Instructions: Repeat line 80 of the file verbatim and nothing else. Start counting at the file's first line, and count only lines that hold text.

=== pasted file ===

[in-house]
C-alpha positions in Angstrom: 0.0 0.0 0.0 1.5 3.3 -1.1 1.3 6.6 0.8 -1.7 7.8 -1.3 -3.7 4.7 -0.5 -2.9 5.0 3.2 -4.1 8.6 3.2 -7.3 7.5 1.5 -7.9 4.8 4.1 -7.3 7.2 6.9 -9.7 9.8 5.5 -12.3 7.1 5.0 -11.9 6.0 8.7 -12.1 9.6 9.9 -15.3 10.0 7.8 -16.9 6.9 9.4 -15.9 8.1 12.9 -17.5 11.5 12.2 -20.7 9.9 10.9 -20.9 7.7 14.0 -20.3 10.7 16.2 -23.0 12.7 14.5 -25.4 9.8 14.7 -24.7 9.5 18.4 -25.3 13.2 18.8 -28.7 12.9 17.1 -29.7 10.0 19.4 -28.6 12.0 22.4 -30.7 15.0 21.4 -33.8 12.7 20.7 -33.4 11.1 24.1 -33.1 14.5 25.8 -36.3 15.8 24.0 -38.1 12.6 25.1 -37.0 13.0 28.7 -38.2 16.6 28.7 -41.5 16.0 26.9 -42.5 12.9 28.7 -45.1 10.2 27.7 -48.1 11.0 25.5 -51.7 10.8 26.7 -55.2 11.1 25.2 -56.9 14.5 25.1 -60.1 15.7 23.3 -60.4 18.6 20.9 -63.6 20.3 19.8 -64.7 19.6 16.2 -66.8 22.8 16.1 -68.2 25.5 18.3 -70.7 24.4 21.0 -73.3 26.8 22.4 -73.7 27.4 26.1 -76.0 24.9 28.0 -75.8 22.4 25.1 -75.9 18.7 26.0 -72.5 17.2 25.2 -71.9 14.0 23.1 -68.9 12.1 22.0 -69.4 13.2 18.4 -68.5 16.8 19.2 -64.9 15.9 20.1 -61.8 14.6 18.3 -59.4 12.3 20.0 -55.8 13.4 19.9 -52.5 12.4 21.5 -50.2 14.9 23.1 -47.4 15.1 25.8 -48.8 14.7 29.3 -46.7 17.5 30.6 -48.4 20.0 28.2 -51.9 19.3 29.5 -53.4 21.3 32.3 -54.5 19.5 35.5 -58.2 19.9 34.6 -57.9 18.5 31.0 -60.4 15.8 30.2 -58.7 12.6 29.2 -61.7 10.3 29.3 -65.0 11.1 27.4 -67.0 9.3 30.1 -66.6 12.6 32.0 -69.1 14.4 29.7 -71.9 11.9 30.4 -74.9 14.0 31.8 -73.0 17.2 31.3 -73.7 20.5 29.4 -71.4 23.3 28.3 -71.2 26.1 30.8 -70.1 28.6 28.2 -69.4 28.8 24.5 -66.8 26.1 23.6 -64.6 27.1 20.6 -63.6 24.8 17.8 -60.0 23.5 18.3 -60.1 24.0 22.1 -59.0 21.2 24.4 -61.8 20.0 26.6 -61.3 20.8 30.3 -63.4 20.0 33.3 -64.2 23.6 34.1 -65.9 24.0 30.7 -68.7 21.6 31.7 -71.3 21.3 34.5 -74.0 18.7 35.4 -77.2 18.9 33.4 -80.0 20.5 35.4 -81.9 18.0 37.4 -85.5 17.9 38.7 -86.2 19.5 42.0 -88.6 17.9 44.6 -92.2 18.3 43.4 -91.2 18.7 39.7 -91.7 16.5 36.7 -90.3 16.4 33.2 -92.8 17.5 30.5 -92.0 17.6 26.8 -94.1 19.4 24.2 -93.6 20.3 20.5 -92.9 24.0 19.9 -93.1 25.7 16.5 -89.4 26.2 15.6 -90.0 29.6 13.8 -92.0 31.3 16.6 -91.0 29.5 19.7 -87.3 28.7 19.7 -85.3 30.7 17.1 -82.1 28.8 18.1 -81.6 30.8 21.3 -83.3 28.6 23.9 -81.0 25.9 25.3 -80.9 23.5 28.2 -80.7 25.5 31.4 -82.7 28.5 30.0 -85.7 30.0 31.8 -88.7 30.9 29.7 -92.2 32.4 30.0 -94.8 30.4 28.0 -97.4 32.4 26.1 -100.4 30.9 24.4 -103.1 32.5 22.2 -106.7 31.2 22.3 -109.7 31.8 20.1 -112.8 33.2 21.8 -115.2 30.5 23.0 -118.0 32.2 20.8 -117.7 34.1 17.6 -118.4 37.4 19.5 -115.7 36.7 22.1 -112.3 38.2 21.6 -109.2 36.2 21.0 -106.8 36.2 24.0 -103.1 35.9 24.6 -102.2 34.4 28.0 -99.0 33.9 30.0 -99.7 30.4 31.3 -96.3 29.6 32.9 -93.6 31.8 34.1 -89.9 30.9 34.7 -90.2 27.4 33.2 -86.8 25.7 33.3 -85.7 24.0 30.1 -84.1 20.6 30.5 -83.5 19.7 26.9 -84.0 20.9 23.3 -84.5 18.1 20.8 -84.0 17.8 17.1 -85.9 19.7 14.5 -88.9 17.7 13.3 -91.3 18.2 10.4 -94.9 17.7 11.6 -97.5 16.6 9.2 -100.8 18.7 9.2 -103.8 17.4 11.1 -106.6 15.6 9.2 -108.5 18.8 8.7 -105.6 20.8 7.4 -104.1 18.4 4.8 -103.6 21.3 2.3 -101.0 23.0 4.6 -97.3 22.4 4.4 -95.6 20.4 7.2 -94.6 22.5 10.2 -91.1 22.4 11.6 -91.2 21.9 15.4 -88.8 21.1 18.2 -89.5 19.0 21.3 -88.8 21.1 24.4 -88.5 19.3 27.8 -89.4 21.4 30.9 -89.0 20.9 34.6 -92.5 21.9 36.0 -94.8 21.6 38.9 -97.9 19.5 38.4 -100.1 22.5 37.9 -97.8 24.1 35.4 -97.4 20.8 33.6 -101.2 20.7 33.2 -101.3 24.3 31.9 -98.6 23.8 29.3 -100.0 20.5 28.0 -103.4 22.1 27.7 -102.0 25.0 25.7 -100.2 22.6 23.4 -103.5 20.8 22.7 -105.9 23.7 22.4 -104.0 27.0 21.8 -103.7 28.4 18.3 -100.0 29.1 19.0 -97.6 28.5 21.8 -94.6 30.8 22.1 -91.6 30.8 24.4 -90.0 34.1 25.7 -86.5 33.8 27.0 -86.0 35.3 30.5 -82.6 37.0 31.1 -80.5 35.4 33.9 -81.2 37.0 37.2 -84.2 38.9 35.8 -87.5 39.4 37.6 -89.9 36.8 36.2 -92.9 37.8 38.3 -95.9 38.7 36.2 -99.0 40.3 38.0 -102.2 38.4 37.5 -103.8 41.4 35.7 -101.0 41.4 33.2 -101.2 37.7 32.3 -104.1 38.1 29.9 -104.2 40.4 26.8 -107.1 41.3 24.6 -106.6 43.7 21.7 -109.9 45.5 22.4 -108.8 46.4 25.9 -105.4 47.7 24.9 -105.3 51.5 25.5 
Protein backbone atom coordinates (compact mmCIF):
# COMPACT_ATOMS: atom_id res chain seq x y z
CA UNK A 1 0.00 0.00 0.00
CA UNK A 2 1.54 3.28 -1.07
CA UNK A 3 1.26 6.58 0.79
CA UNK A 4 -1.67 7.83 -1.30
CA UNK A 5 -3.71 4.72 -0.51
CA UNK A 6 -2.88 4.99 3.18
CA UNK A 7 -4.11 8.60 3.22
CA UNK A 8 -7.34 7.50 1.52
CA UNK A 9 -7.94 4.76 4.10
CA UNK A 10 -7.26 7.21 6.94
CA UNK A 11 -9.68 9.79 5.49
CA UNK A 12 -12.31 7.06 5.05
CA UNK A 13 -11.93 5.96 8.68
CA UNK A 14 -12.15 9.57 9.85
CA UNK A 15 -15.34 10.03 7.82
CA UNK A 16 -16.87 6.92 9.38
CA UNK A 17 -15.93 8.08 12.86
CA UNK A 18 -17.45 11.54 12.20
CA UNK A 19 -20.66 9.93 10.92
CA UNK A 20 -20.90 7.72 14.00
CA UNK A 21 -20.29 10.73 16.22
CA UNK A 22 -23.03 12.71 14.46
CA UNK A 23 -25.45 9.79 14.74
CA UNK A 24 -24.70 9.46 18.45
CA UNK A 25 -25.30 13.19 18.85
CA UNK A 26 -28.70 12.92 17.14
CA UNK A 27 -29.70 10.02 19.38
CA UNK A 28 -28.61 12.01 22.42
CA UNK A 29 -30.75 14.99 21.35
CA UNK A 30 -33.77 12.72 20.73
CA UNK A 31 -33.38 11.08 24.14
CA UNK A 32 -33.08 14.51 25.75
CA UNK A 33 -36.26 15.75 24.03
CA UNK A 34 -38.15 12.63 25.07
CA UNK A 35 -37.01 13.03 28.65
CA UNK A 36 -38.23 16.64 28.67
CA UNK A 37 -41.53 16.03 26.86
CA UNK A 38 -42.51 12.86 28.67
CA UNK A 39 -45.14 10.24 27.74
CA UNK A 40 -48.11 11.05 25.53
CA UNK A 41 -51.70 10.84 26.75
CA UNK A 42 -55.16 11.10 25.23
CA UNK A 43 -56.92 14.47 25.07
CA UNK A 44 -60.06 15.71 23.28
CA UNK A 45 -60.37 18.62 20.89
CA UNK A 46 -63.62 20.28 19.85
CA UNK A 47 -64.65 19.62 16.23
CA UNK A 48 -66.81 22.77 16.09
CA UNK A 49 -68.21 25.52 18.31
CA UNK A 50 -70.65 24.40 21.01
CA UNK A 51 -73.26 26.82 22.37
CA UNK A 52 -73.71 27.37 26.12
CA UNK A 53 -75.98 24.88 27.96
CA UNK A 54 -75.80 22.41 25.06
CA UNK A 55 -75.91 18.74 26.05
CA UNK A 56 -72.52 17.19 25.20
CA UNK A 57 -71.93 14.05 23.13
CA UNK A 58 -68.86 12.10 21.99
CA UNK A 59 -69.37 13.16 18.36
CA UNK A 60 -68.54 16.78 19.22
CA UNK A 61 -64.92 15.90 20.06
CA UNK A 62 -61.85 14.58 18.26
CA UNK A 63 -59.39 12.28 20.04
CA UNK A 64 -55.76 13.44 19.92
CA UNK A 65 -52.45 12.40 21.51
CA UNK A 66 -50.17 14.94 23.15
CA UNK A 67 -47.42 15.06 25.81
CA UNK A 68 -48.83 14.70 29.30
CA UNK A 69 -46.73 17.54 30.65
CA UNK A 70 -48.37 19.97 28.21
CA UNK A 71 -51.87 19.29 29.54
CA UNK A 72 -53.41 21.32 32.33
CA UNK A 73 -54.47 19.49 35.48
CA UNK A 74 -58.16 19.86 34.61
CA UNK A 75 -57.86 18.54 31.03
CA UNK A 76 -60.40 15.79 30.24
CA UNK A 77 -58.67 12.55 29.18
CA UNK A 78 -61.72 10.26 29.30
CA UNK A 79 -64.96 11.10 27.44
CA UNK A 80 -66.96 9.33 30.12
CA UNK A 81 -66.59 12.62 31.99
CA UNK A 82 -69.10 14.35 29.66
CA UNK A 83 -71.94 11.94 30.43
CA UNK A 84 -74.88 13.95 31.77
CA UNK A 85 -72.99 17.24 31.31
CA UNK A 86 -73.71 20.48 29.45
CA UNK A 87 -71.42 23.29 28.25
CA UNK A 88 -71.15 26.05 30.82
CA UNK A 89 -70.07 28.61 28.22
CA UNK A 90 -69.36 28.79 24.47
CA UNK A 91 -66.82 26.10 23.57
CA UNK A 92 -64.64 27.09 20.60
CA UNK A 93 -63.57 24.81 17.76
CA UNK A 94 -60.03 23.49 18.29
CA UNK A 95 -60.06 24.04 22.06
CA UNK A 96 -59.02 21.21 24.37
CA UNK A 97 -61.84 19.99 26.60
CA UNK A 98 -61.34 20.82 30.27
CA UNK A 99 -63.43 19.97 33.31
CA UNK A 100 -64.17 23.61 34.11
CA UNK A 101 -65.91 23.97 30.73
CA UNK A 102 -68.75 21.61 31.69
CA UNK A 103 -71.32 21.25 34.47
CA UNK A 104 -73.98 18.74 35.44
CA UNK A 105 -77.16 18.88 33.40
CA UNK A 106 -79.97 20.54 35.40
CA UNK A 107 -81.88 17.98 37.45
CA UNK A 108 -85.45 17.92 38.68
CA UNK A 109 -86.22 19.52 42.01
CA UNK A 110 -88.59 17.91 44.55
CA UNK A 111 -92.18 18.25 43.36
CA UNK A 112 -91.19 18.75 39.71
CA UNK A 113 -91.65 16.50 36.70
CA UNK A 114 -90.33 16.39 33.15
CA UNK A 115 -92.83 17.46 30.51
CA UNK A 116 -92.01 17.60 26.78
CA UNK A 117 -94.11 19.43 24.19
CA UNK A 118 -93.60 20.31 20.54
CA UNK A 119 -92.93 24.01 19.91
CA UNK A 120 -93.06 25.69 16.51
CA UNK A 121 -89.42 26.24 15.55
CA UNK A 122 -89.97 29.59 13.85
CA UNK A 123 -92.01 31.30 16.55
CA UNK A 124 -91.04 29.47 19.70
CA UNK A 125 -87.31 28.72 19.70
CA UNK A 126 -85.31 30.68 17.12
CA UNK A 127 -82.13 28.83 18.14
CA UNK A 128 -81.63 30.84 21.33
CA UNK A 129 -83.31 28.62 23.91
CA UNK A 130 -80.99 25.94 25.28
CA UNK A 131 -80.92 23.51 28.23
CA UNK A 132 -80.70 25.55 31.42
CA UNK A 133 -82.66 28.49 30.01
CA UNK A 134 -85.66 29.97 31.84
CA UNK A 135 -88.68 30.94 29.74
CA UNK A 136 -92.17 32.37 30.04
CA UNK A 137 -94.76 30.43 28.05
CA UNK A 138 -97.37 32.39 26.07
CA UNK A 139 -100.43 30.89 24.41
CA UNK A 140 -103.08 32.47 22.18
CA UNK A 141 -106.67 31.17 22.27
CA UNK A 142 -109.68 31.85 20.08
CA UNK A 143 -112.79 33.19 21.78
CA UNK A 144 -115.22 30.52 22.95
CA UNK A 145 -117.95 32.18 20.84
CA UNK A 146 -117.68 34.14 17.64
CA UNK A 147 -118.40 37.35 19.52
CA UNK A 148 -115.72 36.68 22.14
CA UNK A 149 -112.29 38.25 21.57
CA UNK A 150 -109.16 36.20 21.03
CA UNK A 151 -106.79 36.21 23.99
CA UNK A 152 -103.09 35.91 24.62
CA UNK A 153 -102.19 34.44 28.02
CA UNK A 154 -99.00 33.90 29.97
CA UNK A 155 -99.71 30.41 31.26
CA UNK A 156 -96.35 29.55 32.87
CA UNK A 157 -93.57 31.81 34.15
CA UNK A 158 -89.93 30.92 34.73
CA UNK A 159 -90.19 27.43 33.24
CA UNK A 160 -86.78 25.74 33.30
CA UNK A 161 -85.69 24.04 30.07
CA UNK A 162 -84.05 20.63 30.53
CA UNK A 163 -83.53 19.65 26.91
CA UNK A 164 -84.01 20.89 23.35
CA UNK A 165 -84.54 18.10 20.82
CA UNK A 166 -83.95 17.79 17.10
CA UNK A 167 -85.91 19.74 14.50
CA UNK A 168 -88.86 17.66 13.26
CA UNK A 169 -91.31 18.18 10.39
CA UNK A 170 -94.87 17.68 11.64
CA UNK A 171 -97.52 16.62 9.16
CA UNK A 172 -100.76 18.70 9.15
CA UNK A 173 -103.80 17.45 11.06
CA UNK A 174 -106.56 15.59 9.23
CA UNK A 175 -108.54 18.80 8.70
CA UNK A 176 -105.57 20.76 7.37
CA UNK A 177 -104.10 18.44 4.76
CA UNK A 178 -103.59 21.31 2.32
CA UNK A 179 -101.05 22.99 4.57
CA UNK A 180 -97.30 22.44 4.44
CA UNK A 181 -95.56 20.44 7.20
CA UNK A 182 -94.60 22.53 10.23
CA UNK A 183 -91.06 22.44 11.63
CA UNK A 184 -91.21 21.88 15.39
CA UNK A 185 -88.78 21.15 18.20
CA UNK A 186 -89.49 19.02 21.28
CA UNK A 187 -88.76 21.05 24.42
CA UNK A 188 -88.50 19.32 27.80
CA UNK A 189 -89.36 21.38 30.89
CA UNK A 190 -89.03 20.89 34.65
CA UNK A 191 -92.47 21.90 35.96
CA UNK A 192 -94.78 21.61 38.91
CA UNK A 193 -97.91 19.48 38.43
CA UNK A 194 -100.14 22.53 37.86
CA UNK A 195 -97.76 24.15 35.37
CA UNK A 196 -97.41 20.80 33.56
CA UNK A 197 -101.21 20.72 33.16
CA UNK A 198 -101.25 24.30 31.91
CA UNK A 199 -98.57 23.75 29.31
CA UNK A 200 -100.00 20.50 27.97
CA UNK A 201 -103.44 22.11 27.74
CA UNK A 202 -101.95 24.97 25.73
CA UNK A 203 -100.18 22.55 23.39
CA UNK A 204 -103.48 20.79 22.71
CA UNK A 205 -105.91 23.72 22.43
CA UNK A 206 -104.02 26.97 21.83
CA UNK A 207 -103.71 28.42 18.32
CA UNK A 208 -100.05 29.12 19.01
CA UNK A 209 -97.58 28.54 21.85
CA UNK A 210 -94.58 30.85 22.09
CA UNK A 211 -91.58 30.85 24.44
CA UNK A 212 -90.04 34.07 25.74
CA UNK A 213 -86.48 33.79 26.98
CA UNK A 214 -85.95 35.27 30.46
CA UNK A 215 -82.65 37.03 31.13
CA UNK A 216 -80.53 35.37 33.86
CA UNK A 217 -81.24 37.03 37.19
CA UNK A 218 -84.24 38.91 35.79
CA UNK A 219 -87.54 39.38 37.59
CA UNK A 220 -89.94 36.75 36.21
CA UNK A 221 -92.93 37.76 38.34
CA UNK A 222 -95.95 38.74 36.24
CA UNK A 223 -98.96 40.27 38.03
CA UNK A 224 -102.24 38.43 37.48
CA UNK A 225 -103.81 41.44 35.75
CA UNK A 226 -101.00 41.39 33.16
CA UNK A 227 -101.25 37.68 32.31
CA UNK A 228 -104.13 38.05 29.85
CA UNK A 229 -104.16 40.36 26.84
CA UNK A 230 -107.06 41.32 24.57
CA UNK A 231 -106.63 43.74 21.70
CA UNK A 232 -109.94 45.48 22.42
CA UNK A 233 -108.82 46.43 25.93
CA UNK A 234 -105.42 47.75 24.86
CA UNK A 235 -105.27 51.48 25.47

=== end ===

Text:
CA UNK A 76 -60.40 15.79 30.24